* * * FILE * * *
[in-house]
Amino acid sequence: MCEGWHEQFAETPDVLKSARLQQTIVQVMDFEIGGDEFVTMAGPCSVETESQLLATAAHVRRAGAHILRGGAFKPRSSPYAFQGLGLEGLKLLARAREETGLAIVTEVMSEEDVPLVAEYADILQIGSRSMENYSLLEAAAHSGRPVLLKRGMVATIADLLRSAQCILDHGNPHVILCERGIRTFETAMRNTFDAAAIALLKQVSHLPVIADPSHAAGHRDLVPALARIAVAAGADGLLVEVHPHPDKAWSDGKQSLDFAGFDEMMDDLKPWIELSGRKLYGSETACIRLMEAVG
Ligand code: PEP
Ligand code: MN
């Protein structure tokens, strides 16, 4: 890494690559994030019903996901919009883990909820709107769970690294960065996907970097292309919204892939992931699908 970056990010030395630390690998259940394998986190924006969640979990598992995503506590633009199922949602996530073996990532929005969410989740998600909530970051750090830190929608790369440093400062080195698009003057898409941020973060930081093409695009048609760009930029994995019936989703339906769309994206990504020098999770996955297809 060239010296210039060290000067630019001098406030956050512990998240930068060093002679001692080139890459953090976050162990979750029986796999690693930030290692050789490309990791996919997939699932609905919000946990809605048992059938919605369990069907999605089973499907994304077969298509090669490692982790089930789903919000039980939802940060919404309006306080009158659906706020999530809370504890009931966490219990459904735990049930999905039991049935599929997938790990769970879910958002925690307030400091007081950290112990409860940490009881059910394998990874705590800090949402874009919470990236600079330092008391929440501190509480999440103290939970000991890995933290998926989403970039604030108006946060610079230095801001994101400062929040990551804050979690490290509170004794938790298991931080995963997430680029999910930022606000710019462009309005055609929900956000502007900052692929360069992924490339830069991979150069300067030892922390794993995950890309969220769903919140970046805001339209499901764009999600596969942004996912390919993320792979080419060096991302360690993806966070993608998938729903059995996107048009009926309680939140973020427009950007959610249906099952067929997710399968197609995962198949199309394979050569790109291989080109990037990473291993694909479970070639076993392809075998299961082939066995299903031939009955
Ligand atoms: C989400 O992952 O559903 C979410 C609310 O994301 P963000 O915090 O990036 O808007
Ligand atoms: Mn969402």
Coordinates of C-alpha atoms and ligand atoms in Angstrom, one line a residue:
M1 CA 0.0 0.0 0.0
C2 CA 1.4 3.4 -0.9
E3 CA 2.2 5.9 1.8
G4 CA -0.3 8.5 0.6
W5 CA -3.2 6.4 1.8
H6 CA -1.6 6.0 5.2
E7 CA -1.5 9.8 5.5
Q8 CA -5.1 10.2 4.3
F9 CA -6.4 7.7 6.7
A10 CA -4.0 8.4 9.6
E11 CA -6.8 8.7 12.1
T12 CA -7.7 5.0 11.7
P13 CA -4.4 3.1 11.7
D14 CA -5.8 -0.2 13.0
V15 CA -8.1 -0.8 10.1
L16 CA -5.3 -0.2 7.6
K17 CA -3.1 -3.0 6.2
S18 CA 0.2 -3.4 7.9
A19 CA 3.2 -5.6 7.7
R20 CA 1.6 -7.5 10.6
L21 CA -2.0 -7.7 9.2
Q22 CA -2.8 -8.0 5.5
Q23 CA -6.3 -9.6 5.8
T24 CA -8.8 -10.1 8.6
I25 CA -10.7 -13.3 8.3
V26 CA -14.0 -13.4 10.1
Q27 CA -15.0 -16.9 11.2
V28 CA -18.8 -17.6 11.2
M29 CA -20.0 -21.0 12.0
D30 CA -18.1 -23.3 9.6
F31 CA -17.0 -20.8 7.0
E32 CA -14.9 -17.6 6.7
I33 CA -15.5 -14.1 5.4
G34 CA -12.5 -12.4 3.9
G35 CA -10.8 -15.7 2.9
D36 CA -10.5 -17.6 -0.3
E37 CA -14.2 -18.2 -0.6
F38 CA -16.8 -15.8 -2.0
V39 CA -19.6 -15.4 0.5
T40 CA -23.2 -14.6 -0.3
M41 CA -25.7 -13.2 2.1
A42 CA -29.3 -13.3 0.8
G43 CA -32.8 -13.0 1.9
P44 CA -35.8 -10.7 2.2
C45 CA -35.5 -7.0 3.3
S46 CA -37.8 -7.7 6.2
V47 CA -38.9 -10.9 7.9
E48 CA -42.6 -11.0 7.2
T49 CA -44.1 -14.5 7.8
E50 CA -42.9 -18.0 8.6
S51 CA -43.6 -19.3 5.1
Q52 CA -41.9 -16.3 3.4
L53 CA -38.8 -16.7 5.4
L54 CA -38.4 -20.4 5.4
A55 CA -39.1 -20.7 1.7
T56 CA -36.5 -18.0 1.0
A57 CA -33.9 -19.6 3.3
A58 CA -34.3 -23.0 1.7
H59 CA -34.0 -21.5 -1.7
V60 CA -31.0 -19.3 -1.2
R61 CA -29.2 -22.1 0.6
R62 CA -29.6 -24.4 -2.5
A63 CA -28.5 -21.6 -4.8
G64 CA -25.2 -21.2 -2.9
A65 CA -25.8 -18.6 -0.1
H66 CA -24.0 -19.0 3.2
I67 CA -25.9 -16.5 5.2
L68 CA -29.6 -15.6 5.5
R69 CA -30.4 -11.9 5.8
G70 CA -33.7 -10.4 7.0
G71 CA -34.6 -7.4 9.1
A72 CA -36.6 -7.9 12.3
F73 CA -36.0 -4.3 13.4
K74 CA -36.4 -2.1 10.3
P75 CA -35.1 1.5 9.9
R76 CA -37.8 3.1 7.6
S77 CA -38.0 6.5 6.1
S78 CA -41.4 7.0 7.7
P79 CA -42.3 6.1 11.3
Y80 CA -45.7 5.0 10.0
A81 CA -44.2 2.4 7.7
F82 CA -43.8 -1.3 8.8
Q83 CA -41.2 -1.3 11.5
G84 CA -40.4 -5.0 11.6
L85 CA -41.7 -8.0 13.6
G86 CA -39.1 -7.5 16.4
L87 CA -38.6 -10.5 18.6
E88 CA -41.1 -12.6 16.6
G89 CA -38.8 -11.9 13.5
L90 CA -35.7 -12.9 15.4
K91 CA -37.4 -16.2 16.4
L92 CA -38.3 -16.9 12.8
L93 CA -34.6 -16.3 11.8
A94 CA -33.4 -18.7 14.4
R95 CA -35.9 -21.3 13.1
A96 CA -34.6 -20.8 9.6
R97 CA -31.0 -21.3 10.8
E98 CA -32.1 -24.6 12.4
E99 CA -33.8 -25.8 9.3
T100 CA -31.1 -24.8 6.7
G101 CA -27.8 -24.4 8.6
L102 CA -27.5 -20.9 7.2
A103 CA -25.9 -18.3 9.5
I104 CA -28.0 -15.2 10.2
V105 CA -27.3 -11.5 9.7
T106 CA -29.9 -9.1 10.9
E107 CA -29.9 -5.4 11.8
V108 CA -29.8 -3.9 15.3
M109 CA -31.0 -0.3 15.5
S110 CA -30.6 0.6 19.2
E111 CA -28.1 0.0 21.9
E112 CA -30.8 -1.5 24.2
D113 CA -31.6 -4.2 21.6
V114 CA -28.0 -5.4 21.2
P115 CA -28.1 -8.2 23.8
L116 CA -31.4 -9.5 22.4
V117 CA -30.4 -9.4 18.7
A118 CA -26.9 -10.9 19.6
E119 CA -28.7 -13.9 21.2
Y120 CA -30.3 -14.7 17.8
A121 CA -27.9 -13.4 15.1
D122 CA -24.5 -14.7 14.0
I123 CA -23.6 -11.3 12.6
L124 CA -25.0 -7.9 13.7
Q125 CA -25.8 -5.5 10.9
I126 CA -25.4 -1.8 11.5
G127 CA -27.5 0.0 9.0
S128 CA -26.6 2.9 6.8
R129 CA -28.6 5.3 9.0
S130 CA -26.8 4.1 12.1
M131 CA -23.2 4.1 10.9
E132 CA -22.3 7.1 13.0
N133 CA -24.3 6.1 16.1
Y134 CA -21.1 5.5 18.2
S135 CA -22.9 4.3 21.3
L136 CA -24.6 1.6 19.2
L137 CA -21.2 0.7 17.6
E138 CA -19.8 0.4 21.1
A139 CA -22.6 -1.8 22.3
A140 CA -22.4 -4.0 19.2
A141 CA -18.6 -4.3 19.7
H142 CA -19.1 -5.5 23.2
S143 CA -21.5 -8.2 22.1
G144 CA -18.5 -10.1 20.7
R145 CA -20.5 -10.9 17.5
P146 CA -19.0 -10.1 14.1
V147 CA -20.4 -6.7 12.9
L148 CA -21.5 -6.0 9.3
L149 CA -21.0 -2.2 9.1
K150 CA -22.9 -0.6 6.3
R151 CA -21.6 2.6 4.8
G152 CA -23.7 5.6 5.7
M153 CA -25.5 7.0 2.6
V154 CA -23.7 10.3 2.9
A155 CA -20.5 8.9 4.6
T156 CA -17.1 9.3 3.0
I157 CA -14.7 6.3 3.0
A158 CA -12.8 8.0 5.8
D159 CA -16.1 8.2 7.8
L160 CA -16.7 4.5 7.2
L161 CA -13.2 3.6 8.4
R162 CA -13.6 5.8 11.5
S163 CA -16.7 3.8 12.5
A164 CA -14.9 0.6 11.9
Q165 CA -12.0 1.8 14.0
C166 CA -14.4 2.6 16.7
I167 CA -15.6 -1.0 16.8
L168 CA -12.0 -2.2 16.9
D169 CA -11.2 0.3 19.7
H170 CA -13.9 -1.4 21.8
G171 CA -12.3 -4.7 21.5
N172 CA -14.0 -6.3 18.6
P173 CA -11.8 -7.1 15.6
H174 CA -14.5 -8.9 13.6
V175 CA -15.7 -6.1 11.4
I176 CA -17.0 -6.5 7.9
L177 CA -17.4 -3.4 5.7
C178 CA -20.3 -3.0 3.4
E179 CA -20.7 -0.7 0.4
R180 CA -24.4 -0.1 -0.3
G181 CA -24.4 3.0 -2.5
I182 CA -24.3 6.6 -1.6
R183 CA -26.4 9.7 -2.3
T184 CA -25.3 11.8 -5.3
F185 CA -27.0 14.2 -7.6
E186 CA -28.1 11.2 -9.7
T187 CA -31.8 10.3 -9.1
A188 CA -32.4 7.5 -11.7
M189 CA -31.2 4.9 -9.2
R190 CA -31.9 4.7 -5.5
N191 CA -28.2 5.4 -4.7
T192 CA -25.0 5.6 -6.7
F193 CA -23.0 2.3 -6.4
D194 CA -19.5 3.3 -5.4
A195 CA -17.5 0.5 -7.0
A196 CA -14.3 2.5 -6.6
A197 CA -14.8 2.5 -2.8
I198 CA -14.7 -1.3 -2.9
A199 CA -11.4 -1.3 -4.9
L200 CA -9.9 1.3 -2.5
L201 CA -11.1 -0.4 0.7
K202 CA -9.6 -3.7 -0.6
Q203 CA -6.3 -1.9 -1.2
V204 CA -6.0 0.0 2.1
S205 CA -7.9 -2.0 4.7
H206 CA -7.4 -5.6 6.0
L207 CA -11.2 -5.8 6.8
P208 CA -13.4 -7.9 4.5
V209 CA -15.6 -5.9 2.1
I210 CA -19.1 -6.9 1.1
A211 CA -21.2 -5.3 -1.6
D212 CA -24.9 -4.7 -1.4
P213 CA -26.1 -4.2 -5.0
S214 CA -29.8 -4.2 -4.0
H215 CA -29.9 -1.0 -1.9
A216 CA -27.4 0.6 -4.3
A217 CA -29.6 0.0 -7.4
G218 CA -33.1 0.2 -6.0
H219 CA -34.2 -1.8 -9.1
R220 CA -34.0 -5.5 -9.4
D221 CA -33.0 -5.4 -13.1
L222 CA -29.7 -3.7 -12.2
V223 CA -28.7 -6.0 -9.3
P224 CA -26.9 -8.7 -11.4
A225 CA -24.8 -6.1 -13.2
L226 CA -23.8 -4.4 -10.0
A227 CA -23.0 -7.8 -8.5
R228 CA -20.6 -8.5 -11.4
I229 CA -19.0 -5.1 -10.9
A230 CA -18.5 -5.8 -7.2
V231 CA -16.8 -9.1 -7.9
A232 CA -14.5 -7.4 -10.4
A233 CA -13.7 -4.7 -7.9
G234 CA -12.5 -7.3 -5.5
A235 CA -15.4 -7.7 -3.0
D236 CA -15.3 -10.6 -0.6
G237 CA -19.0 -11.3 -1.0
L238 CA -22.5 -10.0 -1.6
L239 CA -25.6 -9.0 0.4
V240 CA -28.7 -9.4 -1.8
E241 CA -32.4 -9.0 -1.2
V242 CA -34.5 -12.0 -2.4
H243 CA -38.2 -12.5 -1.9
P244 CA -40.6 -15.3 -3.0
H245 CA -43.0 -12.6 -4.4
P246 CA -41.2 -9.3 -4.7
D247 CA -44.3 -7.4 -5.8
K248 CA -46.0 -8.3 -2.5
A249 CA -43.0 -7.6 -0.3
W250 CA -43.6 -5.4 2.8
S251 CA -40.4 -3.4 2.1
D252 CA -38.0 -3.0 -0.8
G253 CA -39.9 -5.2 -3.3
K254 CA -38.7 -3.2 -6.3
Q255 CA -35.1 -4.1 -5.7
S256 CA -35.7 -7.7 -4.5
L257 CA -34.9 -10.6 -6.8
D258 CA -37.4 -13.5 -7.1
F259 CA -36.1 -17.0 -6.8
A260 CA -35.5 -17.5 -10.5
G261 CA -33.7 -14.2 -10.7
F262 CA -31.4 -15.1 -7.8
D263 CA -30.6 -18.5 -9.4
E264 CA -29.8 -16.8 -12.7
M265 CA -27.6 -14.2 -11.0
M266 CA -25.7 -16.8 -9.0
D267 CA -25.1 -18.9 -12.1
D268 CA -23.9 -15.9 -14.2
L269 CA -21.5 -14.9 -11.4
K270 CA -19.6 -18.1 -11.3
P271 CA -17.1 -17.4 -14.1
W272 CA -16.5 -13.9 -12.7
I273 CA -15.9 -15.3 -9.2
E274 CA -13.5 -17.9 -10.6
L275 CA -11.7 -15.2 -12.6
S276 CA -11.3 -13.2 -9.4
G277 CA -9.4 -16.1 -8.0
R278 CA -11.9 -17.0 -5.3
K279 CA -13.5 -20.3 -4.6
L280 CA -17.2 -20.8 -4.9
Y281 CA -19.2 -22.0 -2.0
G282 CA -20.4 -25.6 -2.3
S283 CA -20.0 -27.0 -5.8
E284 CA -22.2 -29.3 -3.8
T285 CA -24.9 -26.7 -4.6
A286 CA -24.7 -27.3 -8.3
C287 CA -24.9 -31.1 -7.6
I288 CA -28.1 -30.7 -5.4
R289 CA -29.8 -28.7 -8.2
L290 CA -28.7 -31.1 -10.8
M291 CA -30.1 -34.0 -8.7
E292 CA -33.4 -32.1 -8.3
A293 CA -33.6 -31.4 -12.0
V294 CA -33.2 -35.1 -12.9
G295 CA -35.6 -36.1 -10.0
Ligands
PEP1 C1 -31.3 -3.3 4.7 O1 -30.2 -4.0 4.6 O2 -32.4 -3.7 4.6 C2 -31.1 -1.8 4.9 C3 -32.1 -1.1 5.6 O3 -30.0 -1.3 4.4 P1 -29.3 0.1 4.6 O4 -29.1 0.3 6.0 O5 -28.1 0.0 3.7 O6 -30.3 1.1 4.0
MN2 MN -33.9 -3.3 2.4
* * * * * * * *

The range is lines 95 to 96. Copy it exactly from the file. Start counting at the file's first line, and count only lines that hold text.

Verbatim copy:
L87 CA -38.6 -10.5 18.6
E88 CA -41.1 -12.6 16.6